The Preminence of Vocabulary
A few days ago I was writing about some of the fundamental concepts that keep my brain continuously turning. Probably the most important of these is Vocabulary. Most programs fail at legibility not because the programmer abused the language syntax. They fail because the programmer gave too few clues to his intent by both not refactoring and by not choosing his words carefully. When you write a program it is for two primary audiences. The first audience is you and the second is your fellow programmers. You need to be able to inspect it, understand it, and maintain it. If you can't do this, then your comrades-in-arms won't be able to save you either.
The secondary audience for the program is the compile/runtime environment which must translate your instructions into some sort of performant machine representation suitable to your chosen architecture. In other words, the program you write is used by another program to write a new program(s) that the machine will interpret. If your language targets an intermediate high level runtime environment or abstract virtual machine, you may find two or three additional layers of translation between your program and the bare metal. JIT trace compilers will actually modify the machine representation based on the paths actually taken. Specializing OO compilers will generate new versions of branches based on the types of objects in use. All of these translation techniques further separate your mental model from the underlying reality. The point is not worrying about optimization is futile, but rather that is must take a back seat to more primary concerns such as writing such that you will understand what you wrote 6 months from now.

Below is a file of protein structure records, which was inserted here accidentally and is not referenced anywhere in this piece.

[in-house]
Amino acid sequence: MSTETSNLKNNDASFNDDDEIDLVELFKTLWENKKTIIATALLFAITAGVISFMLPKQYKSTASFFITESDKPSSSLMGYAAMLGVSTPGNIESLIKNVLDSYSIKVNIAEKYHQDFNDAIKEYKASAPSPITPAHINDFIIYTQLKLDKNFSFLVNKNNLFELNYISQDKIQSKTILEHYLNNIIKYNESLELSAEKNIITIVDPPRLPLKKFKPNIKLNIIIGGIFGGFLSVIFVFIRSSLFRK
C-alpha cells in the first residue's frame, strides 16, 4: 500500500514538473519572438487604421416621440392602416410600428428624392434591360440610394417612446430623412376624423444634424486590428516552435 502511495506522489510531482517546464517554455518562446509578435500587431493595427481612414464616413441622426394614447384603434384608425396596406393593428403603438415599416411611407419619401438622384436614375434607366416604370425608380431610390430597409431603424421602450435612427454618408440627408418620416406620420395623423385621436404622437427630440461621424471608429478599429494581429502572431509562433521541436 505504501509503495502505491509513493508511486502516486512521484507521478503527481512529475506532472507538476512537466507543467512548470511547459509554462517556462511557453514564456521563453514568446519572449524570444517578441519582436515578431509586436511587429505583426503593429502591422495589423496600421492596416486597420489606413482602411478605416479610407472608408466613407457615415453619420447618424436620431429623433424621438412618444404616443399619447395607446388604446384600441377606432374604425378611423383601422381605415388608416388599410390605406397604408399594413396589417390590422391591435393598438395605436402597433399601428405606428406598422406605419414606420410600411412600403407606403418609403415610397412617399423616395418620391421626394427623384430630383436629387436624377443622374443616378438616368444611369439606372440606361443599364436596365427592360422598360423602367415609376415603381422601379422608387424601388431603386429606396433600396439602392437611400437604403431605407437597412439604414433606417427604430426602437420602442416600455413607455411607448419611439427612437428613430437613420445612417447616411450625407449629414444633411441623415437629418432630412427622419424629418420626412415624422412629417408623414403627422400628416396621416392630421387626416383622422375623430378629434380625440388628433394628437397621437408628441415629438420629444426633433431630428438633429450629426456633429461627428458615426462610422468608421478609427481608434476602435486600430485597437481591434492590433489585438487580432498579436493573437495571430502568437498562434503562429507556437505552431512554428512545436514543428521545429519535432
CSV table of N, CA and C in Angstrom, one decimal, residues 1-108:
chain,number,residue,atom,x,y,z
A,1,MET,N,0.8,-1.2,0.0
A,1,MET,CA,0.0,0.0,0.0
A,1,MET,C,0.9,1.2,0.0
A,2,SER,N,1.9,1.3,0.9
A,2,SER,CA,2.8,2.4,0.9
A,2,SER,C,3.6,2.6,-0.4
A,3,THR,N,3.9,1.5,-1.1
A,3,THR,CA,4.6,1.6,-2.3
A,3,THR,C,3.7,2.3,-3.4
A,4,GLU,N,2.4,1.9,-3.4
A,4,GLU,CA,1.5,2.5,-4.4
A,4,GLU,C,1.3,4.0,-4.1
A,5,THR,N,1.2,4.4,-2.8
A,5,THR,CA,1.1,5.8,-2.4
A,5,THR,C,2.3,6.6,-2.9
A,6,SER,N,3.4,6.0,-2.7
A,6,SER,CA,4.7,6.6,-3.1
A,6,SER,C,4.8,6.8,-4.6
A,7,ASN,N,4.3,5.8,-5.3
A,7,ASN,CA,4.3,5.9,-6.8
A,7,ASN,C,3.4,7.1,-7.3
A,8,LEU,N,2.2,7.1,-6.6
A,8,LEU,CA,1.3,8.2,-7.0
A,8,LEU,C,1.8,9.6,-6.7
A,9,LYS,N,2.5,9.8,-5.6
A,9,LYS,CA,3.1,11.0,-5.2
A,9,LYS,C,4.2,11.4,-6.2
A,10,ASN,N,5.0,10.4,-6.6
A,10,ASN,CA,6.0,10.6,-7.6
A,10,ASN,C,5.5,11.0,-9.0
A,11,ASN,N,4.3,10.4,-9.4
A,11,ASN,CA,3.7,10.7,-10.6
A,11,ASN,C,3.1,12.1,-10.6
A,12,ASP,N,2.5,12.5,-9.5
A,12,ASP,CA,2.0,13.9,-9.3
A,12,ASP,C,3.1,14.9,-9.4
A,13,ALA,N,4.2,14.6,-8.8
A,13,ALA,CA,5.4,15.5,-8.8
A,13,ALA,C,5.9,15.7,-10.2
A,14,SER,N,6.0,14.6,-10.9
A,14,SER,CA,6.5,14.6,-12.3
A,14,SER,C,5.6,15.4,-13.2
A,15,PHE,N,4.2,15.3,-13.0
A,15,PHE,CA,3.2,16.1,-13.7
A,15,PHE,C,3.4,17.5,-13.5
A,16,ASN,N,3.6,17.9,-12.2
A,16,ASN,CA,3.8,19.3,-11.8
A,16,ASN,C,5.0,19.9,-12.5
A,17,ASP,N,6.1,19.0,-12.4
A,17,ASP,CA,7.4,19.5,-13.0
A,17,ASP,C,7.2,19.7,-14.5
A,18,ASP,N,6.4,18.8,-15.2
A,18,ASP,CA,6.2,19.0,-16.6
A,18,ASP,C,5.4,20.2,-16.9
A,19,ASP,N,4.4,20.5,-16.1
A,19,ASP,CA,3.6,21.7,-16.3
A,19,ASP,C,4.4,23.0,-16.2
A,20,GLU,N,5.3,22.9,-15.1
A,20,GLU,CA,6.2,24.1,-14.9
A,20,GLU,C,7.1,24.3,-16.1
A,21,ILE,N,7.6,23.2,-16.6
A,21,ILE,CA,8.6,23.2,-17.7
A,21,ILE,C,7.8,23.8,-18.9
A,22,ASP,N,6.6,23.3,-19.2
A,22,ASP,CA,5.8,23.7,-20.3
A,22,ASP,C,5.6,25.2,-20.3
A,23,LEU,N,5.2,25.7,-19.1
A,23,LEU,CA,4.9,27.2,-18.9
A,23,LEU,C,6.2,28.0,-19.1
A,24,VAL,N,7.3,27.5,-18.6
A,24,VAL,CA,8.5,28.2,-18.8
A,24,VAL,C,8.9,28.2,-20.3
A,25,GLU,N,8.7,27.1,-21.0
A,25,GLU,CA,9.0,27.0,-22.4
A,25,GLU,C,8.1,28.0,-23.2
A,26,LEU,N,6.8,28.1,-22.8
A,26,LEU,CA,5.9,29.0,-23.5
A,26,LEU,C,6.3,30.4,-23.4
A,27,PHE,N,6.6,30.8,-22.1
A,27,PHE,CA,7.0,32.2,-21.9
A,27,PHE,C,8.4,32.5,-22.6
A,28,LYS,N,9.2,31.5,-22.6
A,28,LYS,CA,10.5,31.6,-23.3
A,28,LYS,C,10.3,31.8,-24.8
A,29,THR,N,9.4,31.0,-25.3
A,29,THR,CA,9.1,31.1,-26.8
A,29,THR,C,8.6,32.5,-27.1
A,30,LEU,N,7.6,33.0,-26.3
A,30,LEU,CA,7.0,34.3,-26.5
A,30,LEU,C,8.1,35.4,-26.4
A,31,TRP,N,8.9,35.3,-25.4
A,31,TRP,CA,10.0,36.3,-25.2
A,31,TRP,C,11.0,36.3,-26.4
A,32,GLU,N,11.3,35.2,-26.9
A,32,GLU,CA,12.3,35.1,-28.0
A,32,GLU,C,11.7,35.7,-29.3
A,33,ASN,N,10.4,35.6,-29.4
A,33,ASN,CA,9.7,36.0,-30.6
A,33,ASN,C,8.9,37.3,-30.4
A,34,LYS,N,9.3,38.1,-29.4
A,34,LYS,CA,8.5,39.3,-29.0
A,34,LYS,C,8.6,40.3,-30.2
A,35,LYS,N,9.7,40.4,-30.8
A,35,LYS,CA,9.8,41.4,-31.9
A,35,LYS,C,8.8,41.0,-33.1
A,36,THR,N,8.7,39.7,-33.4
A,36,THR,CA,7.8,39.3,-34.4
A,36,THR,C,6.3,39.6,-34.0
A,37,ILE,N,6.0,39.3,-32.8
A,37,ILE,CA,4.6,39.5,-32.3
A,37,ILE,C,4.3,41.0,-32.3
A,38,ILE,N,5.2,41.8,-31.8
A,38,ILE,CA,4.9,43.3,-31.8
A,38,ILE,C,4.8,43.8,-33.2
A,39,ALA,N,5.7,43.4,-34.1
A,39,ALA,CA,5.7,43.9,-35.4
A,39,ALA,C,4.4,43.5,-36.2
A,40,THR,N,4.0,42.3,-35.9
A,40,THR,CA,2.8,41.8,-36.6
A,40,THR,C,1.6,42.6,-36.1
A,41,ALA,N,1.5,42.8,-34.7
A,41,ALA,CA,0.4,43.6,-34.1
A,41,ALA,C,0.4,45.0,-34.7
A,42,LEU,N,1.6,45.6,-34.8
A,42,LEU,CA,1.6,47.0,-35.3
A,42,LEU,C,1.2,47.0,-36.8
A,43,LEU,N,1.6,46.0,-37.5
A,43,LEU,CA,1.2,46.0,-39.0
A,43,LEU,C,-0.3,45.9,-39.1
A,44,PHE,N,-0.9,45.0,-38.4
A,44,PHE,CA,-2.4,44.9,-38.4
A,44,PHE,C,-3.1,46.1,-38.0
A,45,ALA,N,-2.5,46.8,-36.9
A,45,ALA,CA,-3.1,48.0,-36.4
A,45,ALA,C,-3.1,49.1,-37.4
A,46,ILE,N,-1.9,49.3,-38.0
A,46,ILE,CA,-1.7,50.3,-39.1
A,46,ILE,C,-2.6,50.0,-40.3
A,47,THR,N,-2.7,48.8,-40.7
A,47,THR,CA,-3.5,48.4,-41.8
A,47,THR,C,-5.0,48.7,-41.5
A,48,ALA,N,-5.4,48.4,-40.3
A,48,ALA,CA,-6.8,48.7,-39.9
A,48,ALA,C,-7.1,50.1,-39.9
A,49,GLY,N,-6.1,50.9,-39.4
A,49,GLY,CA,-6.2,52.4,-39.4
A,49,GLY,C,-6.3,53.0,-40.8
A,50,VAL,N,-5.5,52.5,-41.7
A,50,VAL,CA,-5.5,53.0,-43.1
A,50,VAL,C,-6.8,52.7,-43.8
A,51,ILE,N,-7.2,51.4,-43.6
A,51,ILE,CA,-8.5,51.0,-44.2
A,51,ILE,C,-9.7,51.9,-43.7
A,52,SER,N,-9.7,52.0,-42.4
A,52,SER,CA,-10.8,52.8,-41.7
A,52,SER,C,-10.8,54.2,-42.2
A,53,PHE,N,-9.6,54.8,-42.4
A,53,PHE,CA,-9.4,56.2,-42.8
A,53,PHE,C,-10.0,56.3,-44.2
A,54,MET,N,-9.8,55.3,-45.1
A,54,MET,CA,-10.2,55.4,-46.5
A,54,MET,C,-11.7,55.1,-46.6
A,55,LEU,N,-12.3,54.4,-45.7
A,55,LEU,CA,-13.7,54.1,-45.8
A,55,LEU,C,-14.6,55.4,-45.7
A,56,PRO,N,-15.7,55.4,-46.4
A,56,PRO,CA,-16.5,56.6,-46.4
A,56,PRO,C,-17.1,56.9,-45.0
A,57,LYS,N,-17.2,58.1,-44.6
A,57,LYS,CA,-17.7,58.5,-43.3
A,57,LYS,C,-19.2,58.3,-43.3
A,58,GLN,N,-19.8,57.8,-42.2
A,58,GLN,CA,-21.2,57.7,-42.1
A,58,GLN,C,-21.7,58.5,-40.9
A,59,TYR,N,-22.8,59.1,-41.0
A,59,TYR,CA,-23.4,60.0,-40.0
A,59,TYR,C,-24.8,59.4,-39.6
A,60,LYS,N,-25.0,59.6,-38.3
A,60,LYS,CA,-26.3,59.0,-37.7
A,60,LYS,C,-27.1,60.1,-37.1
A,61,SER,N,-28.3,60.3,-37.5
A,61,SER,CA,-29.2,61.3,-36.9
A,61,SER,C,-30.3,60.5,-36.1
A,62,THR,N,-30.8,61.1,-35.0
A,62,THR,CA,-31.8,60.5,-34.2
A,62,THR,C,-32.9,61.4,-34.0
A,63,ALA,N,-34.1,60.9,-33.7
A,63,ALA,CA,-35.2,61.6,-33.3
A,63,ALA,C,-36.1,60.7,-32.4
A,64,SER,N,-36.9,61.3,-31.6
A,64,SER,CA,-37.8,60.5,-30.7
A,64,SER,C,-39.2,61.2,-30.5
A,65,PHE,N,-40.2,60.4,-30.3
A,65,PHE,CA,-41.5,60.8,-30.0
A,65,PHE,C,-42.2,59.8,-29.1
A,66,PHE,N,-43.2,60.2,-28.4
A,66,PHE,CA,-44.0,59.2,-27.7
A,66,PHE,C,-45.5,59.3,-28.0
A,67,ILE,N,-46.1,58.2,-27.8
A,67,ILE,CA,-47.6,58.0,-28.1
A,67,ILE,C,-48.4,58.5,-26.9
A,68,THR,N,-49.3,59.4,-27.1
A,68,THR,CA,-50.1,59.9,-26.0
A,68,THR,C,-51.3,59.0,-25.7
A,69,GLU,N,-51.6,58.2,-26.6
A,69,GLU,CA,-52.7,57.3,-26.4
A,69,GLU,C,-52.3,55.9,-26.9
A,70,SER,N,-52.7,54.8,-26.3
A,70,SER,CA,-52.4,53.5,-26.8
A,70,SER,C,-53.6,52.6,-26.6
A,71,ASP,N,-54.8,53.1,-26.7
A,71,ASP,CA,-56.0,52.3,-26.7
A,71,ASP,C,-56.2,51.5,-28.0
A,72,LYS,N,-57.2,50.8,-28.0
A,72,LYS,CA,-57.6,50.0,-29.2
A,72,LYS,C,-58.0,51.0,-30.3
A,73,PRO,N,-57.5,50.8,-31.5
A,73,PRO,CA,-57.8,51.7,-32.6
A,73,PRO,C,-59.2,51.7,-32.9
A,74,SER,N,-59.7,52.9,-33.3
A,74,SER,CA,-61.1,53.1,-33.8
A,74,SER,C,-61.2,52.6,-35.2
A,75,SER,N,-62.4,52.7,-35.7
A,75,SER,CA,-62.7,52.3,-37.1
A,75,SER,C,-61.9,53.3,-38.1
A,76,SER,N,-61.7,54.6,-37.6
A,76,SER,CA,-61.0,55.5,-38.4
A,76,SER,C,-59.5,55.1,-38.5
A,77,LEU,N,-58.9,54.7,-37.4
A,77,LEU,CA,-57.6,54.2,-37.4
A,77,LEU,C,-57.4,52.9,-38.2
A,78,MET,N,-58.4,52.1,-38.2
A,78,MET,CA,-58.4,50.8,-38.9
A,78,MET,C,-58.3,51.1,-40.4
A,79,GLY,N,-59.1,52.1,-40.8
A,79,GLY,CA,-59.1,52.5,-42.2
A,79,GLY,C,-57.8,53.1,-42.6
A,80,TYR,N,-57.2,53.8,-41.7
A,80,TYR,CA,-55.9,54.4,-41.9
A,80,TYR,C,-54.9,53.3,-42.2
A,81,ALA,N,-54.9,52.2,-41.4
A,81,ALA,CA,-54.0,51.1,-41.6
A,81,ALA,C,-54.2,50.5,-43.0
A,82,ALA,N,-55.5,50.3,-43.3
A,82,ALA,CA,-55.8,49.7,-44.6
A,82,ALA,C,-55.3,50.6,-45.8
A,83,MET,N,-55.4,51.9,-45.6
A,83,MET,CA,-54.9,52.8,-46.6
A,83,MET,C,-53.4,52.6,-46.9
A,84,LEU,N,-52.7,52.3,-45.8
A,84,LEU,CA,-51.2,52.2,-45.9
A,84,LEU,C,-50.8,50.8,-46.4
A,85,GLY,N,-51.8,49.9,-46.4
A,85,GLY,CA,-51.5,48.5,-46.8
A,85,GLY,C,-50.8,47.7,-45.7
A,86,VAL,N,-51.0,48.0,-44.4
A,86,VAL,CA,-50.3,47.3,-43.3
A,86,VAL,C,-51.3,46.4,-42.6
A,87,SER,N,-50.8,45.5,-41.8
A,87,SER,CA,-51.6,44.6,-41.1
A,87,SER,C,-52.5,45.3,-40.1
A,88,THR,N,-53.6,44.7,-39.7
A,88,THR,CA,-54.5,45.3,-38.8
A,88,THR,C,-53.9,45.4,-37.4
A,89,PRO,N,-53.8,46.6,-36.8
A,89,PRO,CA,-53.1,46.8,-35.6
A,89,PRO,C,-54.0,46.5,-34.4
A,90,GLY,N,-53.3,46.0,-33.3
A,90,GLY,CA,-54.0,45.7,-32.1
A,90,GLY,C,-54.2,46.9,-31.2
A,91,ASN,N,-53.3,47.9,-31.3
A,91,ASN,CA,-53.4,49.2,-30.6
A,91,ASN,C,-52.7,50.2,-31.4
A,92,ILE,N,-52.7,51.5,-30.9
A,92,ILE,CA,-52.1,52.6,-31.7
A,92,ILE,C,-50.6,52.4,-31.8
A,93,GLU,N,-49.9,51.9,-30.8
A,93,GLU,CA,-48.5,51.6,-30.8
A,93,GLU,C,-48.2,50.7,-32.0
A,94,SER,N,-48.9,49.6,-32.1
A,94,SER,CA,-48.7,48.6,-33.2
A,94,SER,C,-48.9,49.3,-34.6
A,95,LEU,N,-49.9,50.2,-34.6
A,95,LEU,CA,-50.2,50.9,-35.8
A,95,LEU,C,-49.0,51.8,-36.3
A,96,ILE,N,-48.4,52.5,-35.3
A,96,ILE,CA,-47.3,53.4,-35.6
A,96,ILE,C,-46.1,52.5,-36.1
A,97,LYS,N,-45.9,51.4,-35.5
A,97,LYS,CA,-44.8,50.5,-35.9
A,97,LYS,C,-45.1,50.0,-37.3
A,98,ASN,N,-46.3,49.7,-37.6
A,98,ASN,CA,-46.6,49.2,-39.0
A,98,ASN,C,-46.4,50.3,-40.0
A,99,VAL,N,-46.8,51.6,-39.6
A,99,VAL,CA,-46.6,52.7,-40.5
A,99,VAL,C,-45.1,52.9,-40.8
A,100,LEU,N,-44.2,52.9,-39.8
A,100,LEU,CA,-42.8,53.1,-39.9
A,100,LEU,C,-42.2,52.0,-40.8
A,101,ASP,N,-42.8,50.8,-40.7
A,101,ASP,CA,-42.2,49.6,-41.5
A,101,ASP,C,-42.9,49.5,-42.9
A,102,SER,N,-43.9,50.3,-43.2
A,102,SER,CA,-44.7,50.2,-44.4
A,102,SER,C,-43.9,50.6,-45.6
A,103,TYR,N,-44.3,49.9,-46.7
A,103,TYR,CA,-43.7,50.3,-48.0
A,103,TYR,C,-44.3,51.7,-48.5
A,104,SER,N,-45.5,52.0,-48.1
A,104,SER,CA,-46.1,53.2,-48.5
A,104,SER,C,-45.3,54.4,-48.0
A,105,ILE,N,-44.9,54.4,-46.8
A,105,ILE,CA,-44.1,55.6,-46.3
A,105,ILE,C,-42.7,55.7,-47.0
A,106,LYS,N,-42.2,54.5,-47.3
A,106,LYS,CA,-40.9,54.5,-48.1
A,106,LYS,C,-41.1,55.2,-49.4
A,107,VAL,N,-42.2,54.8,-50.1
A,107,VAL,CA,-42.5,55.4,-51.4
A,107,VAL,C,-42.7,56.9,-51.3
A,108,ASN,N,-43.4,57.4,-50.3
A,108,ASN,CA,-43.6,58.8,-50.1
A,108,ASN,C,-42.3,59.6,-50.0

One way people have tried to make this easier is by naming conventions. And if you follow these your methods will be named just like everyone else's and will be no better than the status quo. Conventions have a funny way of failing, they lull you into an expectation of uniformity where none actually exists. Look at .length, .length(), .size, .size() in Java. Depending on the implementation of a class or runtime construct (for which no proper class exists), it can be any of the above. As a convention, it isn't terribly consistent as some classes also offer a third contender .capacity, .capacity() which are the size or length of the actual thing, not just the subset you are using. All of these things exists to allow a programmer to micro-manage some detail of the implementation on a specific instance ofthe VM. This seems like a good thing if you need to optimize for memory footprint or array performance. But what it botches is providing a consistent interface with well defined words that do the right thing every time.
Take .length property access vs. .length() method invocation. The original argument for .length is property access is fast and avoids a potential vtable lookup (or some nonsense to that effect). The use of .length() should only be used when the size is unknown and requires computation like walking a list (or similar nonsense).